Day of rage against state, city budget cuts

On Thursday, March 24, several thousand union members, students and community activists rallied outside City Hall and marched through the financial district. Their message was clear: stop threatened budget cuts that would cause schools to close, tuition to rise, severely cut social services and force thousands more layoffs of municipal workers.

Oliver Gray, associate director of District Council 37, said public sector workers will not allow Gov. Andrew Cuomo to blame them for the so-called deficit. “How are we to blame,” he asked, “when the governor wants to cut the taxes of the richest people in New York and gives back to Wall St. investors $15 billion a year in stock transfer taxes?”

City Council Member Charles Barron contradicted the governor’s and Mayor Bloomberg’s claims that cuts are necessary because the state and city are broke. If they are so broke, he questioned, why are taxes being cut for the richest 1 percent of the population that share more than 35 percent of the state’s income and 44 percent of the city’s?

“You want to cut something?” Barron challenged Cuomo and Bloomberg. “Cut tax breaks to the rich!”

That sentiment was echoed by the rally’s co-chair Larry Hales of the CUNY Mobilization Network. He stated: “All the budget cuts could be avoided simply by making the banks and investors pay their fair share of taxes. The banks and Wall St. investors have looted the public treasury while giving nothing back. We are organizing to reclaim public funds for workers, communities and students.”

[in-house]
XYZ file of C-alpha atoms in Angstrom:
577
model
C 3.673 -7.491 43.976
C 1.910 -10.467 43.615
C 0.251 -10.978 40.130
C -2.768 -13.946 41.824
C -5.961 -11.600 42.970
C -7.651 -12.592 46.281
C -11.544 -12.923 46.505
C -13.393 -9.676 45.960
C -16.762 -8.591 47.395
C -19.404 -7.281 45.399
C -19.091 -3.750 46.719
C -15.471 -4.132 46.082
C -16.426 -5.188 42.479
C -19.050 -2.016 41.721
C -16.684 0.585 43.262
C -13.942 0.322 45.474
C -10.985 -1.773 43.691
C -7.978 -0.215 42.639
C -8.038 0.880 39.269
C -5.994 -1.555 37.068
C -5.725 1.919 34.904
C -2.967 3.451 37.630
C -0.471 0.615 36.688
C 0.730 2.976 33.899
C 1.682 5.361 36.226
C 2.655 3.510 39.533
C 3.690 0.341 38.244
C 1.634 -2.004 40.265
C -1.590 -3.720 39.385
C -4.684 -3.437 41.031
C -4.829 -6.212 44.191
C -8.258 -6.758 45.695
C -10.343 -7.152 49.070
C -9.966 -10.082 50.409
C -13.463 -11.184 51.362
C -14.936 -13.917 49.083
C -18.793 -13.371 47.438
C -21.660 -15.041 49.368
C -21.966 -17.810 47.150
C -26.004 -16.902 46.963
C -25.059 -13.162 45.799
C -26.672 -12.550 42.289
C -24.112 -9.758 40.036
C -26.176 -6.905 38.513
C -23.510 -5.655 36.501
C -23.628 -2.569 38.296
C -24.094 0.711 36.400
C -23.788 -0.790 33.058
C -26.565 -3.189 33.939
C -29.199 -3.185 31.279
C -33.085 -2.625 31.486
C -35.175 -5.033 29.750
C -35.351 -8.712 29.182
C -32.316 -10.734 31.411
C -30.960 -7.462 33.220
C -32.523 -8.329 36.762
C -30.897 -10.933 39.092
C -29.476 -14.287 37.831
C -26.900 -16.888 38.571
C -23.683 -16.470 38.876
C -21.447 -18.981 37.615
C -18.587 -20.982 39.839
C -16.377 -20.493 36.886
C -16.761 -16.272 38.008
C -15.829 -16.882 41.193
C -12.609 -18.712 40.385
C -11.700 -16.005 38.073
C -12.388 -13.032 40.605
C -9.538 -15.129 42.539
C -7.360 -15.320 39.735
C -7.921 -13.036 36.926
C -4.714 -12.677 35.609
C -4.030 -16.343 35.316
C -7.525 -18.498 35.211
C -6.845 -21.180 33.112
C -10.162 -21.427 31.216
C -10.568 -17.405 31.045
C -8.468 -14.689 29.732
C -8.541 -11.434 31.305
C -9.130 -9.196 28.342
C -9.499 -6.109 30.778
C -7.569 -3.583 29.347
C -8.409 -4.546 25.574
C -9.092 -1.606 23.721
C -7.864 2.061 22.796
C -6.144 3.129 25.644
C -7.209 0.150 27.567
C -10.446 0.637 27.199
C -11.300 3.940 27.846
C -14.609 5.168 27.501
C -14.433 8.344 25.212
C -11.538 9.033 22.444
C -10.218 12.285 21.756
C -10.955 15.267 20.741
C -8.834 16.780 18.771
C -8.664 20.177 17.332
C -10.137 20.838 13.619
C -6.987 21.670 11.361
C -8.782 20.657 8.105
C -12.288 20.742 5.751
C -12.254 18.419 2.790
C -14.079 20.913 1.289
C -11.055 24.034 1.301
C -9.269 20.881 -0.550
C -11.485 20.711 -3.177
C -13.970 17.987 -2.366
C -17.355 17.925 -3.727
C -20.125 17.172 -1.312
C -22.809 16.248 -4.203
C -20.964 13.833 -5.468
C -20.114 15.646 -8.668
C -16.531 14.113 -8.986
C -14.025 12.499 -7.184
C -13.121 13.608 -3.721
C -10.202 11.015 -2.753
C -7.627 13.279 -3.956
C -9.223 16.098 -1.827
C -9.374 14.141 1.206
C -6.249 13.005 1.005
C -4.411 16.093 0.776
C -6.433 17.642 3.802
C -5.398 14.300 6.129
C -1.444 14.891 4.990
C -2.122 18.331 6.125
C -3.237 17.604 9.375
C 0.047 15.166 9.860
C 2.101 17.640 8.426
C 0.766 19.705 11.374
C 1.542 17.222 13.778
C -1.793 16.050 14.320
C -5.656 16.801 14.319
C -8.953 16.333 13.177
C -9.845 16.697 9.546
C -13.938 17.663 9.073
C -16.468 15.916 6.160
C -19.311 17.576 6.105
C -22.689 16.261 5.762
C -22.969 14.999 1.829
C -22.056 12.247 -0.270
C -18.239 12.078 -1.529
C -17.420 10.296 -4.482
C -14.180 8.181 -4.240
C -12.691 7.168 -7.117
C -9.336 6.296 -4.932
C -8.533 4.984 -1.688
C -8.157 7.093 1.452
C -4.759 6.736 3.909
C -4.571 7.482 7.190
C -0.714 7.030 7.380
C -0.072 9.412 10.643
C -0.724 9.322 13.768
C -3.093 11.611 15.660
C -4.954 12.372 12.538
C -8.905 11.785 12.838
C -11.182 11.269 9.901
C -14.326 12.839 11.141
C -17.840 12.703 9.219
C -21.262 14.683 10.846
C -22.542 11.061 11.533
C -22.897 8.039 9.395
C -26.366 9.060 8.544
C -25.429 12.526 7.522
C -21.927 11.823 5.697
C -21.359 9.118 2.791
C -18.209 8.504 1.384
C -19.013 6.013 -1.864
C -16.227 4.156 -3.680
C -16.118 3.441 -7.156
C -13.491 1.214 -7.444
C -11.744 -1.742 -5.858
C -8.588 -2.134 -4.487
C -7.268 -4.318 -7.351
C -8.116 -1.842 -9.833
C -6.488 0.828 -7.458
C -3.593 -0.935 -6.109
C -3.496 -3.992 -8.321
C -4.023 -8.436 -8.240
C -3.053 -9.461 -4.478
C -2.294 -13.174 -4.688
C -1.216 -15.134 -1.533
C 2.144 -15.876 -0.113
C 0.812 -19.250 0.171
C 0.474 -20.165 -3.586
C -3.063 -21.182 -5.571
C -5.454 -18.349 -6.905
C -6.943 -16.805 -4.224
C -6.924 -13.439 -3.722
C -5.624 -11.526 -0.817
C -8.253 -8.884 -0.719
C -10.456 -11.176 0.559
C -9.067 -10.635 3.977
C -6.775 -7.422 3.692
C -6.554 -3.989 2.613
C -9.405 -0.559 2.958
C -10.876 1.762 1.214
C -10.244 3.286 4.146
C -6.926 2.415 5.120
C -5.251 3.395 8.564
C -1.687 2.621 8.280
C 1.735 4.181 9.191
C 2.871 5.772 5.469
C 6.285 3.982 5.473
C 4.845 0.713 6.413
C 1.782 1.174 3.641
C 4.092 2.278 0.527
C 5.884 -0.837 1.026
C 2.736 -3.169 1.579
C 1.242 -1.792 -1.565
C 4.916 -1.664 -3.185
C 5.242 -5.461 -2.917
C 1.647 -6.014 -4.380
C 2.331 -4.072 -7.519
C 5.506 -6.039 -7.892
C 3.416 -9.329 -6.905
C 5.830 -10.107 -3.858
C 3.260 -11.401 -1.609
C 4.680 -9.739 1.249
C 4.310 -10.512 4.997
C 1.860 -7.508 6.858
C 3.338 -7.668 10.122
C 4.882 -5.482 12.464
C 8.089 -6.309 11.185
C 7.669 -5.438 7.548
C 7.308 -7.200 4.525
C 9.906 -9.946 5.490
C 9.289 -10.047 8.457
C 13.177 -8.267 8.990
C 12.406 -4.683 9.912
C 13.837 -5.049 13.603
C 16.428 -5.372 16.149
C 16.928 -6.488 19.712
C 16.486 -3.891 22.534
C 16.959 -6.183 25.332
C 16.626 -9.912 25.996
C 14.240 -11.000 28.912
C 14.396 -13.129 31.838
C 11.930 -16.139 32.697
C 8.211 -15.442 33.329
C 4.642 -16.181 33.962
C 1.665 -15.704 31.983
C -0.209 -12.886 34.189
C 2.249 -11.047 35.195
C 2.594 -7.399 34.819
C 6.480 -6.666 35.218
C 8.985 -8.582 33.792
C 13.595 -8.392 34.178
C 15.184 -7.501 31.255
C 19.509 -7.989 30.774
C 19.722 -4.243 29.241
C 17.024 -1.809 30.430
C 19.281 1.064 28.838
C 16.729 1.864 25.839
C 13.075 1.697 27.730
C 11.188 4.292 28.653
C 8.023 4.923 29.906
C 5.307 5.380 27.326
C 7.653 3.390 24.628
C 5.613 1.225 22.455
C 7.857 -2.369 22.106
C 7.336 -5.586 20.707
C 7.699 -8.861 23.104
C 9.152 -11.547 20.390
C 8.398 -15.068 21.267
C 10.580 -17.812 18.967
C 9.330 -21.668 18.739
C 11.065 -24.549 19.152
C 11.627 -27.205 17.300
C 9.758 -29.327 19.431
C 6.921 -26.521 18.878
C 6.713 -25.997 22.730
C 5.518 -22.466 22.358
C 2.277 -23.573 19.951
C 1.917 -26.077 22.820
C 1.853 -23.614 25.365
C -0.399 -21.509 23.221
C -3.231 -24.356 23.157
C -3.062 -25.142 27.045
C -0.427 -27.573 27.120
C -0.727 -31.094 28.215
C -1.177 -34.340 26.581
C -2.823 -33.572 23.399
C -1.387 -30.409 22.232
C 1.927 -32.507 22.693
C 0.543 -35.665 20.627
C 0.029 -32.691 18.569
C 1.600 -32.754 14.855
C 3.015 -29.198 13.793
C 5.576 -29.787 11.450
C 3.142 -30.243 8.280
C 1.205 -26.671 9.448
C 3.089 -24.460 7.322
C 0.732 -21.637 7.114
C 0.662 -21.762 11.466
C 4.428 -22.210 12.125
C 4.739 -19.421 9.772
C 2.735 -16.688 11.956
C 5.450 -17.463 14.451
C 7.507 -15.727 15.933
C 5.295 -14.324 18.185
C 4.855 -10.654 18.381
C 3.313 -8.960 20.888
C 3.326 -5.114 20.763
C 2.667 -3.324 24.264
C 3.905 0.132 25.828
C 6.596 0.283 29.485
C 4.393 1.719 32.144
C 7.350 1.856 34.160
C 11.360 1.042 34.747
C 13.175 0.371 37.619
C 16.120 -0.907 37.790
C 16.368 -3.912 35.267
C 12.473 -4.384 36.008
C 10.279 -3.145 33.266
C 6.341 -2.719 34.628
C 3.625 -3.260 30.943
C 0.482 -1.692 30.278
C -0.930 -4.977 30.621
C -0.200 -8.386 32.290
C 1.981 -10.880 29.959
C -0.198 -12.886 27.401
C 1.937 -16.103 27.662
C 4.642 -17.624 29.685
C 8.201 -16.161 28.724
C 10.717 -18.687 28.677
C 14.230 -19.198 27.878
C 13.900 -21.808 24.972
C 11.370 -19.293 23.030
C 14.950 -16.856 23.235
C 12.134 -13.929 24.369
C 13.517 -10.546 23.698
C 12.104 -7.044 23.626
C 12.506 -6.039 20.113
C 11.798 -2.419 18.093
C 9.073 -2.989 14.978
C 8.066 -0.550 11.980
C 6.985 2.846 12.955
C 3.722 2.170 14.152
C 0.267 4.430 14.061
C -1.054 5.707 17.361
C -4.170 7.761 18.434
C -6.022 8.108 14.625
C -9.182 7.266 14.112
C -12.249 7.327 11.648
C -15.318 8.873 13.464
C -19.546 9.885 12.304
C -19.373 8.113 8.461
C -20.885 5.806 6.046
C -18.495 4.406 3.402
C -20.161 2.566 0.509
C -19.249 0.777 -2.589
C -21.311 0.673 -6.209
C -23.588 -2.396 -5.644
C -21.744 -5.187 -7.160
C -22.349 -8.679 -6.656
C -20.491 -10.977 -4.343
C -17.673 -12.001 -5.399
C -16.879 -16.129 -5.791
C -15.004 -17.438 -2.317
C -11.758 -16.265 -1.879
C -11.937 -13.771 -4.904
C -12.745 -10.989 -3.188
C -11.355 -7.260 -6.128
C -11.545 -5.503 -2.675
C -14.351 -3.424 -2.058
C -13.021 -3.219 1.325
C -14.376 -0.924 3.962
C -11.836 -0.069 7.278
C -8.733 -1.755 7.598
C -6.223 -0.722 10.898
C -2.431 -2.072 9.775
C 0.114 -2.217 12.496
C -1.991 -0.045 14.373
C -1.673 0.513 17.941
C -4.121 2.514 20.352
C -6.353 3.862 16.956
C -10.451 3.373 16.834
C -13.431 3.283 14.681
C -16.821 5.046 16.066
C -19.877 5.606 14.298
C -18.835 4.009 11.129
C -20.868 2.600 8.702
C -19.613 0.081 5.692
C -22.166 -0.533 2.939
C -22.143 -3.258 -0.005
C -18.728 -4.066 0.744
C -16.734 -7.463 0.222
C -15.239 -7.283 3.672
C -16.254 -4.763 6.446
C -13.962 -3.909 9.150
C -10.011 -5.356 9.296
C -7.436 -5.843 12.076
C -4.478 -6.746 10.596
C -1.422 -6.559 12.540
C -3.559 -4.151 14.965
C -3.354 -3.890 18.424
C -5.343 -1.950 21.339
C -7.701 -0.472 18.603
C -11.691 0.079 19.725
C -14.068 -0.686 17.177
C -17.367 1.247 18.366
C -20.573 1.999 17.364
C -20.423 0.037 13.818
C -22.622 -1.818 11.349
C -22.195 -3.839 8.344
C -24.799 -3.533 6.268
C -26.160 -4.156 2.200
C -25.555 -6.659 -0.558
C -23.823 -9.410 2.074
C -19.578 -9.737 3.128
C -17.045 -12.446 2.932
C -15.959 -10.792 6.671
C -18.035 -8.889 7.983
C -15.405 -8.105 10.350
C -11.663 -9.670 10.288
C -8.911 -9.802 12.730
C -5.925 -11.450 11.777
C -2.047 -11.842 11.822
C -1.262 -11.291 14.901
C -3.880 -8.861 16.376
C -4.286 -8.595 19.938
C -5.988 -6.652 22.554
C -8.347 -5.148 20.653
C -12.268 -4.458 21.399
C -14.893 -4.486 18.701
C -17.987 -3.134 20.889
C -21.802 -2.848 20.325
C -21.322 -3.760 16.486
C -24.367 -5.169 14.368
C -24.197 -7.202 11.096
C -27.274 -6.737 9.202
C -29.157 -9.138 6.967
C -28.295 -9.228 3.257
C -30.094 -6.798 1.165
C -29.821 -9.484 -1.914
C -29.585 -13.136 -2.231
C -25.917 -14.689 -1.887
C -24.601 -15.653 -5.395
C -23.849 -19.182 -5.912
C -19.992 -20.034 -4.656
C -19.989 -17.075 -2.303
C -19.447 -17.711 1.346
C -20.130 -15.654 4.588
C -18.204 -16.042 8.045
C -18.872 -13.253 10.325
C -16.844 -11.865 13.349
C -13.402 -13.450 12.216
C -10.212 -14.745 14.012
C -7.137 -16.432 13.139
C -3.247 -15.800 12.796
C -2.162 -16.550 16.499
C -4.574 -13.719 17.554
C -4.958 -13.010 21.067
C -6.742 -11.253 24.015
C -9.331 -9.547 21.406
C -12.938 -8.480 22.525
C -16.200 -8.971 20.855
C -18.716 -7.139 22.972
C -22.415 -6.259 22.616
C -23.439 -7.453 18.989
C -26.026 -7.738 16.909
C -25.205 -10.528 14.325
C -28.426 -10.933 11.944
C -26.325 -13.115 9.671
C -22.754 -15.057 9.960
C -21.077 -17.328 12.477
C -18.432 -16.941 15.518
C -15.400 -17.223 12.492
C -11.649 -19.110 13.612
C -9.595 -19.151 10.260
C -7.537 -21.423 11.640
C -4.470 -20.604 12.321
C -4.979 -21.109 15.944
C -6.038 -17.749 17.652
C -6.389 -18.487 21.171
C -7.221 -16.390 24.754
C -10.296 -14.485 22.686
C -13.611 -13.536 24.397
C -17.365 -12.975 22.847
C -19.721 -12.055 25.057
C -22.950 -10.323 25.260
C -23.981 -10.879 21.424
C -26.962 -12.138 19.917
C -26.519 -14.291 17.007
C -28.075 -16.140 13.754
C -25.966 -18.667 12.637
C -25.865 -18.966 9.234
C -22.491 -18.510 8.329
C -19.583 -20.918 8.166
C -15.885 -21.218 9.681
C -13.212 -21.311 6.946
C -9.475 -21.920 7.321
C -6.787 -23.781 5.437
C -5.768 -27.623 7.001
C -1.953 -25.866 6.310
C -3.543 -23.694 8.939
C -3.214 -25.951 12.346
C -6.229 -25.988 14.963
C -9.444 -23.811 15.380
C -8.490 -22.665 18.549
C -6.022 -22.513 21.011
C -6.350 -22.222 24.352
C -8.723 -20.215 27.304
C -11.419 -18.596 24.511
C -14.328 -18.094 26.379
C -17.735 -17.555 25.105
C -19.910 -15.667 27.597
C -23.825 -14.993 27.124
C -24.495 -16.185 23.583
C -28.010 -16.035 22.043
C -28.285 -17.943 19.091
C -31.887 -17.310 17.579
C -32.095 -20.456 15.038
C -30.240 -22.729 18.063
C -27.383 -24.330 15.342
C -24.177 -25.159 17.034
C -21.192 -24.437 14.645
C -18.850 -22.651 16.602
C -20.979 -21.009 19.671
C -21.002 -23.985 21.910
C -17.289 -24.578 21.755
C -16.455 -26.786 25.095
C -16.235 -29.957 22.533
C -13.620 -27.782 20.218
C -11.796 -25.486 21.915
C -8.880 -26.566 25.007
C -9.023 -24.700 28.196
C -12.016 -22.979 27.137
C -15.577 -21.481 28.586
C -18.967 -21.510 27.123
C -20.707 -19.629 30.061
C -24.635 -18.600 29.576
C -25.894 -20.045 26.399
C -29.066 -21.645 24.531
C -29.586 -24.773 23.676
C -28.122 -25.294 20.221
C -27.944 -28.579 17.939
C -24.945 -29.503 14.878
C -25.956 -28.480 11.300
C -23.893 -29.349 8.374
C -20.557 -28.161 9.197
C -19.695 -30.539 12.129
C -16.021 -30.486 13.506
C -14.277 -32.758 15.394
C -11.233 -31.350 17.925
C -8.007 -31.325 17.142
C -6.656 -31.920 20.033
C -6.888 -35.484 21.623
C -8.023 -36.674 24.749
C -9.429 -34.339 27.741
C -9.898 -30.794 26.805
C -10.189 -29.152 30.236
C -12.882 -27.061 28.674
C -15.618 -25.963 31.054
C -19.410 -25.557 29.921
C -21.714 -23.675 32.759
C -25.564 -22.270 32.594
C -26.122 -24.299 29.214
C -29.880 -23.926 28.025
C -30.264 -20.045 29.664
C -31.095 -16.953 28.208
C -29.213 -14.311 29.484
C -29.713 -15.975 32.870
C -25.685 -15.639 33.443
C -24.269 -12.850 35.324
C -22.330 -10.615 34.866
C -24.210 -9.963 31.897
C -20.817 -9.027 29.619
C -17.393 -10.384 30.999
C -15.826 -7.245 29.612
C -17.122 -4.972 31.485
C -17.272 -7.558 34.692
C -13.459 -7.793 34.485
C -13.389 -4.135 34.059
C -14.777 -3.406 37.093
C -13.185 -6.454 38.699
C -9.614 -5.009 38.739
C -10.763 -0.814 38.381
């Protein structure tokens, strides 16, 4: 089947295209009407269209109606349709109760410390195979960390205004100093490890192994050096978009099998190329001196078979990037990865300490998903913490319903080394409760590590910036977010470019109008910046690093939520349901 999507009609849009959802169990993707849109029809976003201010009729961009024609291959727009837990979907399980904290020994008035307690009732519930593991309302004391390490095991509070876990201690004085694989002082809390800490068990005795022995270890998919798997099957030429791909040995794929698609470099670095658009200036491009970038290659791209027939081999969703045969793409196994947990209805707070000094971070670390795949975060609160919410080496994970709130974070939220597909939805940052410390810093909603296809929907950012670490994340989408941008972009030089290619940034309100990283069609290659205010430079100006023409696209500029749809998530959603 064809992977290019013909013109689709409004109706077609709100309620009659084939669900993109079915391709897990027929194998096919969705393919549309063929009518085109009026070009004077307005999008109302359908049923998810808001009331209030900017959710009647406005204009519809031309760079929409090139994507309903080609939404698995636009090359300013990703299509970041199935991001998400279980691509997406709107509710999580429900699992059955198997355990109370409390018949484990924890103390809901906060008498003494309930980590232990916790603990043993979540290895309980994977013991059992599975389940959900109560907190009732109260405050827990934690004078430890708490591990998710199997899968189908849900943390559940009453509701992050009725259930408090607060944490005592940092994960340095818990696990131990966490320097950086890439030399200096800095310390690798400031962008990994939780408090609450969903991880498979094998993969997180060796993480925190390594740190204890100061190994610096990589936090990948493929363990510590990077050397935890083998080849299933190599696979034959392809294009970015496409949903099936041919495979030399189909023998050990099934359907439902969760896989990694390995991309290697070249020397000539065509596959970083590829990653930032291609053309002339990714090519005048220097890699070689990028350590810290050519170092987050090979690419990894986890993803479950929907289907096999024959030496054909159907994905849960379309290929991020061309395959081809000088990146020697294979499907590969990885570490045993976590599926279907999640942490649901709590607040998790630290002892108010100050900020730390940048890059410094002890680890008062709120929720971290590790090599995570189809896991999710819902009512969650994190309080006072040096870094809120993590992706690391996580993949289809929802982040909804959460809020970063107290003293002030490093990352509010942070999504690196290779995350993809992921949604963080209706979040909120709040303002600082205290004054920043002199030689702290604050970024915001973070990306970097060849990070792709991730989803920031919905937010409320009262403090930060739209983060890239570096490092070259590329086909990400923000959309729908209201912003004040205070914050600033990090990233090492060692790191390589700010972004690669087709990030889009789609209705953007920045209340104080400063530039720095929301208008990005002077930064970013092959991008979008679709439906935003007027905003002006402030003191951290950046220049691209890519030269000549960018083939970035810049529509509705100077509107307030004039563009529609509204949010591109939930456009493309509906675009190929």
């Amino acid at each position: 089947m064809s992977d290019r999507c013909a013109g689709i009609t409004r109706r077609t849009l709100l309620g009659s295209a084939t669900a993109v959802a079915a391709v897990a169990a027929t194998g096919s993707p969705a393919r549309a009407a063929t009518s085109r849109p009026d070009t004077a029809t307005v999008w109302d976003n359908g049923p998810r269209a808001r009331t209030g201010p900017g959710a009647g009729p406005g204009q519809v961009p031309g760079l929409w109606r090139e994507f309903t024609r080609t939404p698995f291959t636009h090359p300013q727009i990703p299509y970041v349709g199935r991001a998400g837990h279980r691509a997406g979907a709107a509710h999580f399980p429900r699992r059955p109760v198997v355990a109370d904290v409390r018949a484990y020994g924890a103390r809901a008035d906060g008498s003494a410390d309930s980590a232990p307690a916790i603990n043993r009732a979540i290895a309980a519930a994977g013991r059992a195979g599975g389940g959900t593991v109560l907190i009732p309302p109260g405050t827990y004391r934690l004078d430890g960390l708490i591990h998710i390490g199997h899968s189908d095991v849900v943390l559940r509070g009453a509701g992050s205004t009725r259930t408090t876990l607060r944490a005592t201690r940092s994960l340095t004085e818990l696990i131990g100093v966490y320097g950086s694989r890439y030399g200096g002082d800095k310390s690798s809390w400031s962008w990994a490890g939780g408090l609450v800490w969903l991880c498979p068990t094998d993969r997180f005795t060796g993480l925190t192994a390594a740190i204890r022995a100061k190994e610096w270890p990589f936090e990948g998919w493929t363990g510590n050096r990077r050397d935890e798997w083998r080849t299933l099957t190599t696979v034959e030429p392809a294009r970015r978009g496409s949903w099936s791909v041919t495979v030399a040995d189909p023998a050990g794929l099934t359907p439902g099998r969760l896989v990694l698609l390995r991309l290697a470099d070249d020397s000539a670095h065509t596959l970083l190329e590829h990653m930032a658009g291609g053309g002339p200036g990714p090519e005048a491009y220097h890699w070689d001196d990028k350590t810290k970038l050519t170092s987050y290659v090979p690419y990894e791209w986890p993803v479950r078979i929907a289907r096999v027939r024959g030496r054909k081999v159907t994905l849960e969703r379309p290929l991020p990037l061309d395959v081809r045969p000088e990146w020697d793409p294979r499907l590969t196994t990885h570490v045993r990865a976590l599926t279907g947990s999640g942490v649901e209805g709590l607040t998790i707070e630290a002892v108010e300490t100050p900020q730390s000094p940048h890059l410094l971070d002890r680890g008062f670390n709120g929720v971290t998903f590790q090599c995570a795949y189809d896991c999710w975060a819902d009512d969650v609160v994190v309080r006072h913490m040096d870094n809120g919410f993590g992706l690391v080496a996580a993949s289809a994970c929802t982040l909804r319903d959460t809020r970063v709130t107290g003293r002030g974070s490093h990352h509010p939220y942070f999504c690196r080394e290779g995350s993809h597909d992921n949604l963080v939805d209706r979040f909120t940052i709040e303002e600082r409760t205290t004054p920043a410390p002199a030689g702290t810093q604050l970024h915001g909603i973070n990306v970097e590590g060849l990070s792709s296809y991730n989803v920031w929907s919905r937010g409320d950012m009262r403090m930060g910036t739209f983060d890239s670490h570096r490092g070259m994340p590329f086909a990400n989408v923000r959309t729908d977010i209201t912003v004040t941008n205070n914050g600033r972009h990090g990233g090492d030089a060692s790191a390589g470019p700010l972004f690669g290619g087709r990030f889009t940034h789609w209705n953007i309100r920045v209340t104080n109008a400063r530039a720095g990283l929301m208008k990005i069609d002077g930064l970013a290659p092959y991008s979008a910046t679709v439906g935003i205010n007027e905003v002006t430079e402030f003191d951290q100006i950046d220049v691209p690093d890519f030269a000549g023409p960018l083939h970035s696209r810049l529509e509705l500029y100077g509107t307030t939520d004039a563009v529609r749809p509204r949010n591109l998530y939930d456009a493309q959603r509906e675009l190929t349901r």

Soon the protesters were on the march, their numbers stretching for blocks. They brandished placards and banners demanding an extension of the millionaires’ tax, an end to job cuts, and funding for education and housing. The canyon-like walls of the financial district reverberated with chants such as “Today’s the day; the rich must pay!” and “What’s outrageous? Sweatshop wages!”

The mood throughout was spirited yet peaceful. The demonstrators were highly organized yet free to express their opposition with originality. For instance, one young man who passed the Charging Bull – the icon of Wall Street’s aggressive financial prosperity – was moved to mount the bull in his own symbolic show of defiance of all it stands for.

Another protestor claimed a spot near the Stock Exchange. Like a police officer rounding up crooks, he exhorted those within to, “Come out with your hands up!”

Yet another demonstrator emphasized the criminality of Wall St. by going up to individuals watching the march and warning them gently but seriously to “Be very careful when you’re near Wall St. It is a high crime district.”

The newly-formed coalition that organized this march and rally is building toward a national day of solidarity with the workers of Wisconsin on April 4 and an anti-war and anti-racism protest in New York on April 9. They are also planning for a large, united workers and immigrants rally on May 1, International Workers Day. For further information about the coalition and its plans, visit

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